When Your Mispar Zehut is Six Digits

The process of signing a contract to purchase a nahala requires a full stomach and empty bladder: be prepared to sit for hours, and bring along some Advil for the inevitable cramped hand. We literally signed hundreds of papers, four copies of a very complicated contract. The Reichs sat opposite us; when we each finished a copy, we’d exchange and continue the tedious signage.


Ira’s eye wandered to Chana Reich’s mispar zehut (identification number) and noticed that something was amiss: instead of the expected nine numbers which citizens of Israel are issued at birth, hers had only six digits.


“Why of course!” she said. “Do you know how old I am?”


It was at that moment that an element of this move surfaced, one that had lurked at the edges my consciousness over the long summer of negotiations and was now taking on real substance: the people who live in Sde Ilan, our new moshav, are very, very different from us. Many of them are old-timers, founders of the community back when the State was first established, born when the yishuv numbered fewer than a million citizens, necessitating no more than 6 digits.

draft card for Aryeh Ben-Gurion, one of the founders of Kibbutz Bet HaShittah, nephew of David Ben-Gurion

Fun Fact: Legend has it that citizen #000001 was Ben-Gurion himself (not true — that number was randomly given to an ordinary citizen from Migdal HaEmek, who has since passed away).  

Ben-Gurion’s Mapai (Mifleget Poalei E”Y, his political party) membership card — here he was issued the first one. I love how under ‘occupation,’ he wrote: “agricultural laborer, currently Prime Minister”

We made aliyah in 2001, and we were given 9-digit identification numbers. Not only are the vatikim (old-timers) in Sde Ilan significantly older than us — they have lived through a history that we know about only via a collective national memory which we encountered for the first time as young adults, as a newly-engaged couple and newly-minted citizens of Israel. We both grew up as fully American Jews, neither of us much exposed to the history of the modern State of Israel in our formative years beyond the very rudimentary. Those missing three digits from our zehut numbers symbolize our late appearance on the scene. We have a lot of catching up to do.

Chaim Weizmann’s teudat zehut. Note that under physical description is written “solid,” and under hair color, “seivah” (good old age; a euphemism for white)

Many of the present residents of Sde Ilan are the children of the moshav’s founders, as well as others who joined the community upwards of 40 years ago. There are very few olim (immigrants). These moshavniks are people who either wrote the chalutz (pioneering) narrative themselves, inked by their own sweat and blood, or they are the sons, steeped in the stories, songs, and general culture of the “six digit-ers.” Many grew up with the Tnuva dairy trucks entering their family farms empty and leaving full; many saw calves birthed and sheep sheared and chickens slaughtered while themselves still in diapers. All of these moshav families have fought and sacrificed in all of Israel’s wars — in the battles preceding the War of Independence.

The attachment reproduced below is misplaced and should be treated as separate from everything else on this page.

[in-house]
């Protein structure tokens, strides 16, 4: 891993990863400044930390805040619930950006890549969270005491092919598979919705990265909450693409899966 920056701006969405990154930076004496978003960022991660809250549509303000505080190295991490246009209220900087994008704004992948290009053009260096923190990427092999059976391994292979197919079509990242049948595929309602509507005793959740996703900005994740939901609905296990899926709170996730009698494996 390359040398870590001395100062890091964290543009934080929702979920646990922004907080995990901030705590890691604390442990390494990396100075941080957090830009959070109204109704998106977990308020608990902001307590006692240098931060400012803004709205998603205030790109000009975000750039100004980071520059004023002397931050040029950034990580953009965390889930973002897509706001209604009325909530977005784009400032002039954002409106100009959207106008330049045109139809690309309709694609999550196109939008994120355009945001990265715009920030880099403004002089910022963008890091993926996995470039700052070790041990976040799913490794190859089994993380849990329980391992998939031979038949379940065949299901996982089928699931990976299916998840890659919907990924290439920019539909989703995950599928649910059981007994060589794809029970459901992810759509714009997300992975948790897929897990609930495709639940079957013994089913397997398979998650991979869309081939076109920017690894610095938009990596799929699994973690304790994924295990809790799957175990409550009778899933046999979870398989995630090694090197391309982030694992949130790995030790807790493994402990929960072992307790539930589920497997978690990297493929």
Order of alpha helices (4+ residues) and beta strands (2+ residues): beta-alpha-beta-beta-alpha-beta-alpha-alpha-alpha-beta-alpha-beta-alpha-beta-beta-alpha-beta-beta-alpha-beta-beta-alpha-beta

There we sat, with our nine digits, feeling for the first time the full weight and stark foreignness of Chana’s abbreviated mispar zehut. I thought of a Shabbat that we had spent on the moshav last year, hosted for the Friday evening meal by one of the Sons. He had grown up on the moshav, married and stayed on as a farmer. His parents were founders. His wife was from Metulla — her grandfather had been one of the founders of that town, back in 1896. Ira and I sat there in their living room, the “forever-immigrants,” having foregone any real assimilation into Israeli society until this point. Why did you move to Israel, they asked, out of real curiosity. I wasn’t sure that they had ever really spoken with an oleh before, and our past was their great unknown.


And yet, as I wrote my nine-digit mispar zehut over and over again on a contract that would bind me with these six-and-seven-digiters, I felt at peace. It will be hard diving into a complete immersion of language and culture that we have, frankly, been somewhat buffered against by the safe anglo/borgeois cocoon of the cosmopolitan Merkaz. (Our older sabra kids, though, exasperated by their parents’ “anglo ways,” cannot wait!)  I can’t say that I’ll surrender my mother tongue completely, since I’ve had forty years of speaking, writing and thinking in English, but I will submit to a place that does not offer the comforting safety net of familiarity. Our future is with a community that speaks no English and has few, if any, non-native-born Israelis among them.

You can’t measure a Jew’s connection to Eretz Yisrael in six or nine digits — each and every one of us who cast our lot with our nation and receive a teudat zehut is really Citizen # 000001, as tied to this land as was Ben-Gurion. In time we’ll learn the slang, the innuendos, nuances and subtleties of a deeply native community, and all of that will just serve to make us feel more comfortable and at home in the moshav. To surrender fully to that adventure and challenge requires a certain grit and resolve; I’m still working on that. But the peace that I felt as a “6-er” entrusted us “9-ers” to carry on with her little corner of Eretz Yisrael was due to our sense of belonging to this Land, a belonging that surpasses our current adjustment challenges and is rooted in a time that predates that first issuance of teudot zehut by thousands of years.

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